Recent surveillance law raises concerns

Broad powers given at end of session, officials say

August 19, 2007|By New York Times News Service

WASHINGTON -- Broad new surveillance powers approved by Congress this month could allow the Bush administration to conduct spy operations that go well beyond wiretapping to include - without court approval - certain types of physical searches of U.S. citizens and the collection of their business records, Democratic congressional officials and other experts said.

Administration officials acknowledged that they had heard such concerns from Democrats in Congress recently and that there was a continuing debate over the meaning of the legislative language. But they said that the Democrats were simply raising theoretical questions based on a harsh interpretation of the legislation.

They also emphasized that there would be strict rules in place to minimize the extent to which Americans would be caught up in the surveillance.

The dispute illustrates how lawmakers, in a frenetic, end-of-session scramble, passed legislation they may not have fully understood and may have given the administration more surveillance powers than it sought. It also offers a case study in how changing a few words in a complex piece of legislation has the potential to fundamentally alter the basic meaning of the Foreign Intelligence Surveillance Act, a landmark national security law. Two weeks after the legislation was signed into law, there is still heated debate over how much power Congress gave to the president.

It is possible that some of the changes were the unintended consequences of the rushed legislative process just before this month's congressional recess, rather than a purposeful effort by the administration to enhance its ability to spy on Americans.

"We did not cover ourselves in glory," said one Democratic aide, referring to how the bill was compiled.

But a senior intelligence official who has been involved in the discussions on behalf of the administration said that the legislation was seen solely as a way to speed access to the communications of foreign targets, not to sweep up the communications of Americans by claiming to focus on foreigners.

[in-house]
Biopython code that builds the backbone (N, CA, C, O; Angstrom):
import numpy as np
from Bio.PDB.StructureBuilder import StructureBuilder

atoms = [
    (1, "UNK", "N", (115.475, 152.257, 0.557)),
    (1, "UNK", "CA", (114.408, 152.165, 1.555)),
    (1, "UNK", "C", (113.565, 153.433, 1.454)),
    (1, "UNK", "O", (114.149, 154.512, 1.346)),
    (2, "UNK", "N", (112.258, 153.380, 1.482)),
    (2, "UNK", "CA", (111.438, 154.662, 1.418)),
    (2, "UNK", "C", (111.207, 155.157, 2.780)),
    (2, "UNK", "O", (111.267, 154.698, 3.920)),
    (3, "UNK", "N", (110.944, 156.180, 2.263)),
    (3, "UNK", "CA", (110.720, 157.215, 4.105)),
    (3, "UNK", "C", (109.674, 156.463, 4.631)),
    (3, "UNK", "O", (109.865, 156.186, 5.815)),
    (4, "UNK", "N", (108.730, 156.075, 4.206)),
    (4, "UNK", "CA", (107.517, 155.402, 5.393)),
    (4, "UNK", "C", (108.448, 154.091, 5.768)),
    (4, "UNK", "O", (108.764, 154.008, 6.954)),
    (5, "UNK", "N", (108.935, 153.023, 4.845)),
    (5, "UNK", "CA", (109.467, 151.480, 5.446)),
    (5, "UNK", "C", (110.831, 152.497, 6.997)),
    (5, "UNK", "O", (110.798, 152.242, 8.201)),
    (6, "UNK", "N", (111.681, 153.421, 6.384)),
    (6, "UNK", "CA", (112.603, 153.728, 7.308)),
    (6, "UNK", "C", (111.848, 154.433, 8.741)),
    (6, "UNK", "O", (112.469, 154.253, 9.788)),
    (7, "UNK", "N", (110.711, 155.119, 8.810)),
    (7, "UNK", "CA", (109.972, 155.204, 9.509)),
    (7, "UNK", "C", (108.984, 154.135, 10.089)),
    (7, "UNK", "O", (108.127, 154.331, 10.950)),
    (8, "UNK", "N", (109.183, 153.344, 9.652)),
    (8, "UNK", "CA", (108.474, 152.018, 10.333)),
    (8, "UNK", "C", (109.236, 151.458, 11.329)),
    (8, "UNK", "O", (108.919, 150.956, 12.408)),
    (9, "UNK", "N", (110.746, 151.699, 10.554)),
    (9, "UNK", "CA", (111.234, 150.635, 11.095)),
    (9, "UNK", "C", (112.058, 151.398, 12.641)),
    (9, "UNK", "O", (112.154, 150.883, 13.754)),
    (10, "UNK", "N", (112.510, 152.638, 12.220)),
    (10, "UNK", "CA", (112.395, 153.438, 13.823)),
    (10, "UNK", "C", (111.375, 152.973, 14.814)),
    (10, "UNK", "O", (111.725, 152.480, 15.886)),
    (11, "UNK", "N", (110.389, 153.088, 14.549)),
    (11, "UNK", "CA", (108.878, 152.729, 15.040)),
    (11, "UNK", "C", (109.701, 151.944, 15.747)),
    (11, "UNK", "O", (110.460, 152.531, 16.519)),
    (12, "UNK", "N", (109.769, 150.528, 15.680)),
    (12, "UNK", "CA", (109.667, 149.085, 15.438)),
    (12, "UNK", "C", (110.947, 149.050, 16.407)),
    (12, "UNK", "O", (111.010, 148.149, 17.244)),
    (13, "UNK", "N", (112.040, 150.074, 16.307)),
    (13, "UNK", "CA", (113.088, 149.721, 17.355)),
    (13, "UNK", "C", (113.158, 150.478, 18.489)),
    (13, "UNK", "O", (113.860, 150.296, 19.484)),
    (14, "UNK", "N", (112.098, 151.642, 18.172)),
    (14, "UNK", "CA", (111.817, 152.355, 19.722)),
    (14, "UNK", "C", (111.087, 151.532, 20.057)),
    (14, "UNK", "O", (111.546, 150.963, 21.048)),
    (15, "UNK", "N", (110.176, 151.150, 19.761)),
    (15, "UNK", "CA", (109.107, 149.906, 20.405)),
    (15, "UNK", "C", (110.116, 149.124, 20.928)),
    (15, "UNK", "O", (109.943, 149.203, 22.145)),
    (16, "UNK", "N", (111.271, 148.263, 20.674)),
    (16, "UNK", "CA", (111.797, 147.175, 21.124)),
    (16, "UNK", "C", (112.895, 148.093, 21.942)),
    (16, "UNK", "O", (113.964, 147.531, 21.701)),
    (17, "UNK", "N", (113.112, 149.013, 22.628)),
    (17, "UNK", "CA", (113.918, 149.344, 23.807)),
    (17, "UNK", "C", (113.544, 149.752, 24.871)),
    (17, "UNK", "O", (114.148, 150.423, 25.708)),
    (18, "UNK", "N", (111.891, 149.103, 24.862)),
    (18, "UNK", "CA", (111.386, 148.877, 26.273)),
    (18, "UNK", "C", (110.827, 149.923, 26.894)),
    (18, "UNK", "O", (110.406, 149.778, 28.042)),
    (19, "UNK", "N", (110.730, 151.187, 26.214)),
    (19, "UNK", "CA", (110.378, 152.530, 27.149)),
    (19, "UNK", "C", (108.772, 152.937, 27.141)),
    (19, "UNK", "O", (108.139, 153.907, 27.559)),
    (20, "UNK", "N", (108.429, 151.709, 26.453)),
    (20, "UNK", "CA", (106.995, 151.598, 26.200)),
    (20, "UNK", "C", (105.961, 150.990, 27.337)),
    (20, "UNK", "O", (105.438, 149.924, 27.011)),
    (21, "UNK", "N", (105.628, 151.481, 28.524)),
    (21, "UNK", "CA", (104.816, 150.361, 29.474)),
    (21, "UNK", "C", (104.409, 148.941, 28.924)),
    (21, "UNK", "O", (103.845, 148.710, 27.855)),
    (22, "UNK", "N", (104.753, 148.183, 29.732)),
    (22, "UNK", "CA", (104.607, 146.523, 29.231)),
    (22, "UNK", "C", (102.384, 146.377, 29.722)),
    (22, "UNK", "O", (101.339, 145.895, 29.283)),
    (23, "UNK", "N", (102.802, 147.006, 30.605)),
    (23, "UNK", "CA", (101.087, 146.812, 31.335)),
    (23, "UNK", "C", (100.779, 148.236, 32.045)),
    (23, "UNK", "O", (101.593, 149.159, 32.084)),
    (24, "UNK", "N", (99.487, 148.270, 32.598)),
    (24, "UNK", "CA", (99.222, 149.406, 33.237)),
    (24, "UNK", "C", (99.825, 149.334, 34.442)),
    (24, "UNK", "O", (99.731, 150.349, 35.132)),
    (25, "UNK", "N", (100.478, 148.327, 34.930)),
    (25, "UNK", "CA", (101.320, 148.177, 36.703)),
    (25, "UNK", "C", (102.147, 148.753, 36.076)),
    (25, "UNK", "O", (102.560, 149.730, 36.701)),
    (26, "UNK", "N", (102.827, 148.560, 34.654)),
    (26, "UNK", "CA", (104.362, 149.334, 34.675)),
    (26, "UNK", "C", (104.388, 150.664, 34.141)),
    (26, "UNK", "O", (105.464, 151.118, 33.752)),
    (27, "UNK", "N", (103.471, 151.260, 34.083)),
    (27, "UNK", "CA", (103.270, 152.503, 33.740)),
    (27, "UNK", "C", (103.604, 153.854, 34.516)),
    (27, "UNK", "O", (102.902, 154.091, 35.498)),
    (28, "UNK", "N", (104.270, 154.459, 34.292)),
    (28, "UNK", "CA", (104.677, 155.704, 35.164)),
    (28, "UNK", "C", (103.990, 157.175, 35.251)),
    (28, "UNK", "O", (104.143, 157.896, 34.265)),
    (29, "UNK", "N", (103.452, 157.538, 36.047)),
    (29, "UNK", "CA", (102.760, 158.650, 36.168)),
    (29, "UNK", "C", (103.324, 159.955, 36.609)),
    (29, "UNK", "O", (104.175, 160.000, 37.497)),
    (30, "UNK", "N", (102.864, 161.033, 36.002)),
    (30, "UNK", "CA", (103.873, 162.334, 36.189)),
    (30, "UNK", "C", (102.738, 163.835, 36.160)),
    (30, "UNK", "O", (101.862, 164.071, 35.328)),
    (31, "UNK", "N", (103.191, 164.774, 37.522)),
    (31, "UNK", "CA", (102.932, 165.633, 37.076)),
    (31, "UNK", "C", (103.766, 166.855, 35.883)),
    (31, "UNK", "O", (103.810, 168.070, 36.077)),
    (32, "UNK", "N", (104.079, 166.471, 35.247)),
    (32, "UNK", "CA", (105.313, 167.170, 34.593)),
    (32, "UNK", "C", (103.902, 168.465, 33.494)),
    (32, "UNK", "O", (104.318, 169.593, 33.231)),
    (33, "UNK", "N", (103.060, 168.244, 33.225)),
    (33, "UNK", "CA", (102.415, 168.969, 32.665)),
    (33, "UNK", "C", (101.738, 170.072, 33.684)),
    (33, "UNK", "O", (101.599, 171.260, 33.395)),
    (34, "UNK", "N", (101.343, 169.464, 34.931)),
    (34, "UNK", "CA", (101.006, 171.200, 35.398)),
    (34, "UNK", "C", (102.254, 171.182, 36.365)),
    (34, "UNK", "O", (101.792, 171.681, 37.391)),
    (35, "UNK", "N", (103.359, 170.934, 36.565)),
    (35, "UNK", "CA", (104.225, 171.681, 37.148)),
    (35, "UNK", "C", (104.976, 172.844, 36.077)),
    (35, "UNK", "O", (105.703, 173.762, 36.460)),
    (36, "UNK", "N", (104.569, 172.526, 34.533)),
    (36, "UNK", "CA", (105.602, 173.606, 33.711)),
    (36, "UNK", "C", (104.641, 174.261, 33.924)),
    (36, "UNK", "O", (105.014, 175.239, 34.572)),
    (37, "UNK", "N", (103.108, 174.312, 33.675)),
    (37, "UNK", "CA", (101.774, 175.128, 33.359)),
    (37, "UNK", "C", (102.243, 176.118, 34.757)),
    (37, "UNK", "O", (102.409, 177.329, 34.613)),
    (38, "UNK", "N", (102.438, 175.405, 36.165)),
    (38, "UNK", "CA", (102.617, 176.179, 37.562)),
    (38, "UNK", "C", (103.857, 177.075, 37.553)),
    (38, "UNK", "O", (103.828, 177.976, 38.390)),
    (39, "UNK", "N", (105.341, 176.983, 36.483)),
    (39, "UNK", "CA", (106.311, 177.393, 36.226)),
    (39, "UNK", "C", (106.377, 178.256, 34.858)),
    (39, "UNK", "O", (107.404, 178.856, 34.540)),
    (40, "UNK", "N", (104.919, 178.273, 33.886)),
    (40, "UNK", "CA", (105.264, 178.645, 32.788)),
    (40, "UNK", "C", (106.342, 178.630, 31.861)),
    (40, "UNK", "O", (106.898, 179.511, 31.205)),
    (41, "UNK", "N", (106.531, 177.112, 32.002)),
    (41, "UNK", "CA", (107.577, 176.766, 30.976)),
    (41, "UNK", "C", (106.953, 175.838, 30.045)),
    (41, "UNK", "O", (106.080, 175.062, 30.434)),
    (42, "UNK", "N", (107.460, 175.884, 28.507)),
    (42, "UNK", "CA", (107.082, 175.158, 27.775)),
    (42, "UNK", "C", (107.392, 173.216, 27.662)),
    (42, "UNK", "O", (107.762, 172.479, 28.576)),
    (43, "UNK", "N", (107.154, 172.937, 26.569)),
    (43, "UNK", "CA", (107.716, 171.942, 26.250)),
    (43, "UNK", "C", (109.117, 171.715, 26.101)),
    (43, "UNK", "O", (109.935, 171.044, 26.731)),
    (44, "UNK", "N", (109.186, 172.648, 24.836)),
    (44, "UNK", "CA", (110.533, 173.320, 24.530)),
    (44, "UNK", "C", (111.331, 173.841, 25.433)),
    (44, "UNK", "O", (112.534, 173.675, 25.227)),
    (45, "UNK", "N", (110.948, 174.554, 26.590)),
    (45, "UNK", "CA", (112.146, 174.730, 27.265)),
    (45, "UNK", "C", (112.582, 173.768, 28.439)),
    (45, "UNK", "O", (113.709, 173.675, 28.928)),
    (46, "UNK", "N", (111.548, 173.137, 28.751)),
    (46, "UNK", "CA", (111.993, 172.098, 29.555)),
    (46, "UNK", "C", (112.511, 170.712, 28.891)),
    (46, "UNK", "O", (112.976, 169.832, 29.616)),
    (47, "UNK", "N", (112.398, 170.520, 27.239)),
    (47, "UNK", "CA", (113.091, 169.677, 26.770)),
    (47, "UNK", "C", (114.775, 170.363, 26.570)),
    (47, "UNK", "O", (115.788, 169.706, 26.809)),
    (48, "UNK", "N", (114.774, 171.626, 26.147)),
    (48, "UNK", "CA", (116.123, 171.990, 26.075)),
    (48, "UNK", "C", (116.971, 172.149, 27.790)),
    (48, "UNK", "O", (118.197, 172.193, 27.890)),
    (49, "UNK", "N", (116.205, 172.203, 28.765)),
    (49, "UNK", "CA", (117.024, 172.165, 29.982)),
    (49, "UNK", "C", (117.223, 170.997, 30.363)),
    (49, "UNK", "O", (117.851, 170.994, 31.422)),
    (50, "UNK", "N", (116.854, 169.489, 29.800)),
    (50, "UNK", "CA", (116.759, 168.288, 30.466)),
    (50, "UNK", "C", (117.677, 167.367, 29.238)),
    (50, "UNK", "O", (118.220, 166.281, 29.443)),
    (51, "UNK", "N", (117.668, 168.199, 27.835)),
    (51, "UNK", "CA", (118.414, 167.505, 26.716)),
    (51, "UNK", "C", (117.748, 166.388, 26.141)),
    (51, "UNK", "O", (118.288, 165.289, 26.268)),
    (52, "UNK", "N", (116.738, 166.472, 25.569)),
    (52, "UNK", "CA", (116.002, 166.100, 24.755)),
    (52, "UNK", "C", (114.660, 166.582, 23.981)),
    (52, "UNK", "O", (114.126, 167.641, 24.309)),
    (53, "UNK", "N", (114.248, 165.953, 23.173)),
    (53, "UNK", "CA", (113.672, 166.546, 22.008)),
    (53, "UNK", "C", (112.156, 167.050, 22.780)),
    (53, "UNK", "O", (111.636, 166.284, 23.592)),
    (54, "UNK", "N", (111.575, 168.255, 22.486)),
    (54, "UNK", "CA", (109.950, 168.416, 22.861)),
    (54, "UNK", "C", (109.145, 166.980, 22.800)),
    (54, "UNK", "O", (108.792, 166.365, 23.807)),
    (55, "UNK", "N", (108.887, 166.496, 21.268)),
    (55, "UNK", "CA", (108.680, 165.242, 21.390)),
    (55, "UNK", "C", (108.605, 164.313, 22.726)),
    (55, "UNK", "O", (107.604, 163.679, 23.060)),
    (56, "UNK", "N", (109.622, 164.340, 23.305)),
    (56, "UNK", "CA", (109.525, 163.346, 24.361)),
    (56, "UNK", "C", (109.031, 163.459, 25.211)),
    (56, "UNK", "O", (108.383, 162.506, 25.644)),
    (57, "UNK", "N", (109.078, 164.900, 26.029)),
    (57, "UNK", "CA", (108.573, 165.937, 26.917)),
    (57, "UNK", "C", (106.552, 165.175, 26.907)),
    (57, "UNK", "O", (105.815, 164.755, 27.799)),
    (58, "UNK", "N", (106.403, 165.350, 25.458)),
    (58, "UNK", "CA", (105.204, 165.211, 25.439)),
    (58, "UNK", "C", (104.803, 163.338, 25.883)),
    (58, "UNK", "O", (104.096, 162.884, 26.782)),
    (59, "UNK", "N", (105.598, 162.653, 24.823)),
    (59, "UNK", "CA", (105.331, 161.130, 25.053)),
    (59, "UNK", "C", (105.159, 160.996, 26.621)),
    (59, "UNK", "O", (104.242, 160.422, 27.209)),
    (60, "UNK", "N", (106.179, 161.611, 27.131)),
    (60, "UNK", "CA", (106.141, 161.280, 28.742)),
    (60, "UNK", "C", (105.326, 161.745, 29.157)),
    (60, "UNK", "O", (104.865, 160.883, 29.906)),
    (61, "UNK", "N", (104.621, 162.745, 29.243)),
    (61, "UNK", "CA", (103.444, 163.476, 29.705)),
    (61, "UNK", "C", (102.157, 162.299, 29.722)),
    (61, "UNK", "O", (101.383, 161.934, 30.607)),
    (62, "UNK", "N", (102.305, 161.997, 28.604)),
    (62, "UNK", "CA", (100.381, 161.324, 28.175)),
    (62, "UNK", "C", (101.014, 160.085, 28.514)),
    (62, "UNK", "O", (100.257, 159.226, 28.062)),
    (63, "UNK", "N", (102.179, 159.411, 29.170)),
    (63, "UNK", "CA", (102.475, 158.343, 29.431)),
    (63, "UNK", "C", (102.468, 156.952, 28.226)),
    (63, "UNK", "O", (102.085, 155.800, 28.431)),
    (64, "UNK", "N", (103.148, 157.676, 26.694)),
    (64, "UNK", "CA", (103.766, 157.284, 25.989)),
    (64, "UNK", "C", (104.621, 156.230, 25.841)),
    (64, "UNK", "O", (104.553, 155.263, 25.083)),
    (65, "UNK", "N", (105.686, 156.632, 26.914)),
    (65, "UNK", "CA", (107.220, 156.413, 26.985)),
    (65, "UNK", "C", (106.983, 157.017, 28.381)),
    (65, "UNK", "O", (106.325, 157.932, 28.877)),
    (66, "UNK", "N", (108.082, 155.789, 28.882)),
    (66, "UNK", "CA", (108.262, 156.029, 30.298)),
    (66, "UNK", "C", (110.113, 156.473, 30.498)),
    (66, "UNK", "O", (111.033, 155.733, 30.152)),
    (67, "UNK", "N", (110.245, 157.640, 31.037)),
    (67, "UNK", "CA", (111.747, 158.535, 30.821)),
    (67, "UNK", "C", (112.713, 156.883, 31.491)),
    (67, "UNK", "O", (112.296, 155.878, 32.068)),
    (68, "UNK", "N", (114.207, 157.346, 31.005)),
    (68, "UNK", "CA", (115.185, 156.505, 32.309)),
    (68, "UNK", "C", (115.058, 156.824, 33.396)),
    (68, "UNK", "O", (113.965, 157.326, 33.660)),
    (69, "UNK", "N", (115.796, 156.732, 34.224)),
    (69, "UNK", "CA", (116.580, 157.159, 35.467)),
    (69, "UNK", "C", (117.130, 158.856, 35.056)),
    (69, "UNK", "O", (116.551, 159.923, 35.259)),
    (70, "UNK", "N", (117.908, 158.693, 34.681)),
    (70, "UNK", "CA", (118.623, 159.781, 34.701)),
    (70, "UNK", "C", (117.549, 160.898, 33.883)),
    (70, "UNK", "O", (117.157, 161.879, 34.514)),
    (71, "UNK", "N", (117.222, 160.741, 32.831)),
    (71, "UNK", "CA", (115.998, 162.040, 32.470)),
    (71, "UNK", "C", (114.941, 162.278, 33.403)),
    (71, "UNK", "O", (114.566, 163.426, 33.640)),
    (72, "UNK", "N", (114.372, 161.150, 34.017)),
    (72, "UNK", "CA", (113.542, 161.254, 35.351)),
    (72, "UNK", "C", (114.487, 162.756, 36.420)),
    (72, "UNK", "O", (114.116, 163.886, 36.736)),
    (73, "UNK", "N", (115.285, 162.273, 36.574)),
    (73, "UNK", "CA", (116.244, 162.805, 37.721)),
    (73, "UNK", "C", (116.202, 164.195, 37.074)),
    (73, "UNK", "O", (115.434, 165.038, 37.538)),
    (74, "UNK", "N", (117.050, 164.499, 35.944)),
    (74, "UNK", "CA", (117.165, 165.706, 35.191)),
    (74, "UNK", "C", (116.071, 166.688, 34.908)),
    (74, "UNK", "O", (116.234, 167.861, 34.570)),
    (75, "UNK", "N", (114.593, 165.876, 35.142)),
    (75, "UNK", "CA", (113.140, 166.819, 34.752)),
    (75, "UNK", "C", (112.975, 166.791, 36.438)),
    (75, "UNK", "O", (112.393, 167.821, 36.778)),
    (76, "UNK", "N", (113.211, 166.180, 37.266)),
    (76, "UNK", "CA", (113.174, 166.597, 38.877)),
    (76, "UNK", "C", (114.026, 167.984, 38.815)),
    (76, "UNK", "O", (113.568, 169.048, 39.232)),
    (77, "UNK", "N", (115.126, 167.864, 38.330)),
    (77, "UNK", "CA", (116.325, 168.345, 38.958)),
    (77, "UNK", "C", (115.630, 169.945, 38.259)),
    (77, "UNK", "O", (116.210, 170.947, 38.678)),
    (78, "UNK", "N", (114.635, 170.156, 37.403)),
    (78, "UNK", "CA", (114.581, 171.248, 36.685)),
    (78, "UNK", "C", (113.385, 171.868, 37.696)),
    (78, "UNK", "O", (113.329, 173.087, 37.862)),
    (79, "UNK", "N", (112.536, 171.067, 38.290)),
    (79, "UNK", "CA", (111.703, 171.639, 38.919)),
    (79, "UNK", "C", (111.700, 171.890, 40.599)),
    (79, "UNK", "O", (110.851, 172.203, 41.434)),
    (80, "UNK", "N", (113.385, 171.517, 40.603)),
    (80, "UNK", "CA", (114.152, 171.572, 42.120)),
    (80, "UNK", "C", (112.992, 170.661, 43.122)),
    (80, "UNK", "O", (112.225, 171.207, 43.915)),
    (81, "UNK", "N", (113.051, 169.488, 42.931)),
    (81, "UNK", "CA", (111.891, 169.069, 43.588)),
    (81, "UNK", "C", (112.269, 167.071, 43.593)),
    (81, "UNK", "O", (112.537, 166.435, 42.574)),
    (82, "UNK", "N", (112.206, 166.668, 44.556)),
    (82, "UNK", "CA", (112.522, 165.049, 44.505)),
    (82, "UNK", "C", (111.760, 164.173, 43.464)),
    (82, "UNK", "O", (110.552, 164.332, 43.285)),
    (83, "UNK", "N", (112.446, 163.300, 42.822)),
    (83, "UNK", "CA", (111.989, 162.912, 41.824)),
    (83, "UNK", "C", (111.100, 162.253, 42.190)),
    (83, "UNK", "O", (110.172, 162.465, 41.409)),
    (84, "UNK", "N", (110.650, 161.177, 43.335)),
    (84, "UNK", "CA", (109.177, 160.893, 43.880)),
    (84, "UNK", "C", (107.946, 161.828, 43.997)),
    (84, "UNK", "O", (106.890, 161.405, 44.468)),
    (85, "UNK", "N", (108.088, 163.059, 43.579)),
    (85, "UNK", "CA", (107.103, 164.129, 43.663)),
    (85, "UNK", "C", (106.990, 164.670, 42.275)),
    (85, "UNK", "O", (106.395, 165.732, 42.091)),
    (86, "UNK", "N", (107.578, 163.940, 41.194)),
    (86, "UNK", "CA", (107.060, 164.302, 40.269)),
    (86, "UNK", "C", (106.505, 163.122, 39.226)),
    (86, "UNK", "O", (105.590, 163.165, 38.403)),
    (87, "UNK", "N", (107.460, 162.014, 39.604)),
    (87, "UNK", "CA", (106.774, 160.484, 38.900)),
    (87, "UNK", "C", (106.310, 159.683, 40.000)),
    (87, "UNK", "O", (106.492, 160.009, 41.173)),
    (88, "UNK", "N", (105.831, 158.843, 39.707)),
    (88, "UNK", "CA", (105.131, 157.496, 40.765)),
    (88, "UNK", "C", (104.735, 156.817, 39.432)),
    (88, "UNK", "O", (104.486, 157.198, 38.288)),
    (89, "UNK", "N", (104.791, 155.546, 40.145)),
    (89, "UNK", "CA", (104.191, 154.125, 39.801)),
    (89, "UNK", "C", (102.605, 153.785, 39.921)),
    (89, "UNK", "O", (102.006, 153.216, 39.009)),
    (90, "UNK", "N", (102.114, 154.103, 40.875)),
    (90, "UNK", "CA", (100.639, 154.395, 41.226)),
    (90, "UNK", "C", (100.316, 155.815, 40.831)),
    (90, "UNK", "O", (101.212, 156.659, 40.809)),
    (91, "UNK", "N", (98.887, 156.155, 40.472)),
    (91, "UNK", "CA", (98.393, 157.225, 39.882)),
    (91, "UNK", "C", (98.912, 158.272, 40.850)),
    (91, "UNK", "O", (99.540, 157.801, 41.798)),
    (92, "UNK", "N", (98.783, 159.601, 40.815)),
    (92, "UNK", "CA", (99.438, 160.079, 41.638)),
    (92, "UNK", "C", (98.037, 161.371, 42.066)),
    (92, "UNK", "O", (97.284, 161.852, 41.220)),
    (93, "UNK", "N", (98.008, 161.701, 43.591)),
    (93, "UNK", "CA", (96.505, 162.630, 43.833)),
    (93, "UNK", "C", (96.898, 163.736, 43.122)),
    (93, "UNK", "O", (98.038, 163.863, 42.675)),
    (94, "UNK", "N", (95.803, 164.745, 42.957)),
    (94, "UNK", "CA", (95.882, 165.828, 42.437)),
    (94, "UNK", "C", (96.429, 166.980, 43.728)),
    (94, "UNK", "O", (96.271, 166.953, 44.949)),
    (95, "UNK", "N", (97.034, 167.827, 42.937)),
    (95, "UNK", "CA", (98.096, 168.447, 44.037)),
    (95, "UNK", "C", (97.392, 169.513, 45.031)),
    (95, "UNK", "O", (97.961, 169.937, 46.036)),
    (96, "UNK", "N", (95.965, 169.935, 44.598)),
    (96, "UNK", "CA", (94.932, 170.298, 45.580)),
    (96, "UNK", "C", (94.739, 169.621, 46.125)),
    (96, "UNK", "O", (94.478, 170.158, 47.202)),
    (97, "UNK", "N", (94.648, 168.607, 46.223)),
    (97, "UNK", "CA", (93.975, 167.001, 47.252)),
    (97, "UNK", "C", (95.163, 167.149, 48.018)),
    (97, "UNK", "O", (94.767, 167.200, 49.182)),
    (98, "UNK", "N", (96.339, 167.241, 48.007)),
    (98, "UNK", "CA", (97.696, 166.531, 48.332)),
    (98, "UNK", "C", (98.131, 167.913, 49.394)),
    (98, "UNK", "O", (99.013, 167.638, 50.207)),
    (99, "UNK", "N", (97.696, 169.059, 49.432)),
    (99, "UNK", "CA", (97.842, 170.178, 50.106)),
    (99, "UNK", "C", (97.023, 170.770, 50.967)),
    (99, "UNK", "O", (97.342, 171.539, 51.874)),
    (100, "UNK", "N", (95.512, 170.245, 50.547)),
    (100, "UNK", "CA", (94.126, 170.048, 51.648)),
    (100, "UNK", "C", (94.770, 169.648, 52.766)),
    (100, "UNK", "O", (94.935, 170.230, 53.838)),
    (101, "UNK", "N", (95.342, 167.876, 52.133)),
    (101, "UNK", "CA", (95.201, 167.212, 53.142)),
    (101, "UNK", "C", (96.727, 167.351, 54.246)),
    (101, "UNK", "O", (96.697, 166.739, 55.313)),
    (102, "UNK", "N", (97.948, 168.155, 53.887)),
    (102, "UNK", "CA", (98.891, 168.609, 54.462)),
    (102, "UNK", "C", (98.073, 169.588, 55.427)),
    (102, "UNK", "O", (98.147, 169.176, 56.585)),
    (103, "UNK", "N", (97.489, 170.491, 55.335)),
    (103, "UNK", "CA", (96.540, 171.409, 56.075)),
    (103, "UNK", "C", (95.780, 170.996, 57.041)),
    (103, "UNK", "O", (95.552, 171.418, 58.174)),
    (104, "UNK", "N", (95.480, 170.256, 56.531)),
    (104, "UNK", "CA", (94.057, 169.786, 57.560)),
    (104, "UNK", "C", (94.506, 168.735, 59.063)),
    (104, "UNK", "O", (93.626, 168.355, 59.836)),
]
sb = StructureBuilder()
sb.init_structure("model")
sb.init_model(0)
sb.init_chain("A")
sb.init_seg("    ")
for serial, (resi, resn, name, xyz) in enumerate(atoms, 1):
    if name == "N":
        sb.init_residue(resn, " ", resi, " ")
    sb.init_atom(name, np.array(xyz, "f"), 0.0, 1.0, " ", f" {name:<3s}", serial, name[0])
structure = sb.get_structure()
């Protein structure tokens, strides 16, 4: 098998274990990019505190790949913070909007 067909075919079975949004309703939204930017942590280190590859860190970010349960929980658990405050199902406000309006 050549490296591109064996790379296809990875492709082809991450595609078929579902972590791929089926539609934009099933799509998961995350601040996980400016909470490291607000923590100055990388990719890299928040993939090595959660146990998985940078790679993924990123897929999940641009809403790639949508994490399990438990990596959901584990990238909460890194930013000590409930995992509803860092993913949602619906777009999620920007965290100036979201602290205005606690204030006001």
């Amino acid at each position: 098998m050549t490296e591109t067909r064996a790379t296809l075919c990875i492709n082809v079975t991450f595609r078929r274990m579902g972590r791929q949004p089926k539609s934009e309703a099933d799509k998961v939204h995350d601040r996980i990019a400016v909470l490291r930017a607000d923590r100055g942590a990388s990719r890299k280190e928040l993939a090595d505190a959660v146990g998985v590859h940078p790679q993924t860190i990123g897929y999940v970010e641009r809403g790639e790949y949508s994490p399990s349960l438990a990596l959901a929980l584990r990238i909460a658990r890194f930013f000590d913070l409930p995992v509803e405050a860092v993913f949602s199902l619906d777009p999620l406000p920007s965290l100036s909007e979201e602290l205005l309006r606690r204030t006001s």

"I don't think it's a fair reading," the official said. "The intent here was pure: If you're targeting someone outside the country, the fact that you're doing the collection inside the country, that shouldn't matter."

Democratic leaders have said they plan to push for a revision of the legislation as soon as September. "It was a legislative over-reach, limited in time," said one congressional Democratic aide. "But Democrats feel like they can regroup."

Some civil rights advocates said they suspected that the administration made the language of the bill intentionally vague to allow it even broader discretion over wiretapping decisions. Whether intentional or not, the result is that the legislation may grant the government the right to collect a vast array of information on U.S. citizens inside the United States without warrants, as long as the administration asserts that the spying concerns the monitoring of a person believed to be overseas.

In effect, they say, the legislation significantly relaxes the restrictions on how the government can conduct spying operations aimed at foreigners while also sweeping up information about Americans.

"This may give the administration even more authority than people thought," said David Kris, a former senior Justice Department lawyer in the Bush administration and a co-author of a book on surveillance law.

Several legal experts said that by redefining the meaning of "electronic surveillance," the new law undercuts the legal underpinnings in several provisions in the Foreign Intelligence Surveillance Act, indirectly giving the government the power to use intelligence collection methods far beyond wiretapping that previously required court approval if conducted inside the United States. These new powers include the collection of business records, physical searches, and so-called "trap and trace" operations, analyzing specific calling patterns.

If the administration meets several specific conditions in the new legislation, Democratic congressional aides and outside legal experts worry that the government could, for example, seize the computer or other communications-related property of an American in Los Angeles who may have been in contact with a person in Saudi Arabia - if the person in Saudi Arabia is the subject of the government's interest.

Vanee Vines, a spokeswoman for the office of the director of national intelligence, said the concerns about the wide scope of the new legislation were "speculative." But she declined to discuss specific aspects of how the legislation would be enacted.

The legislation amends FISA but is set to expire in six months.

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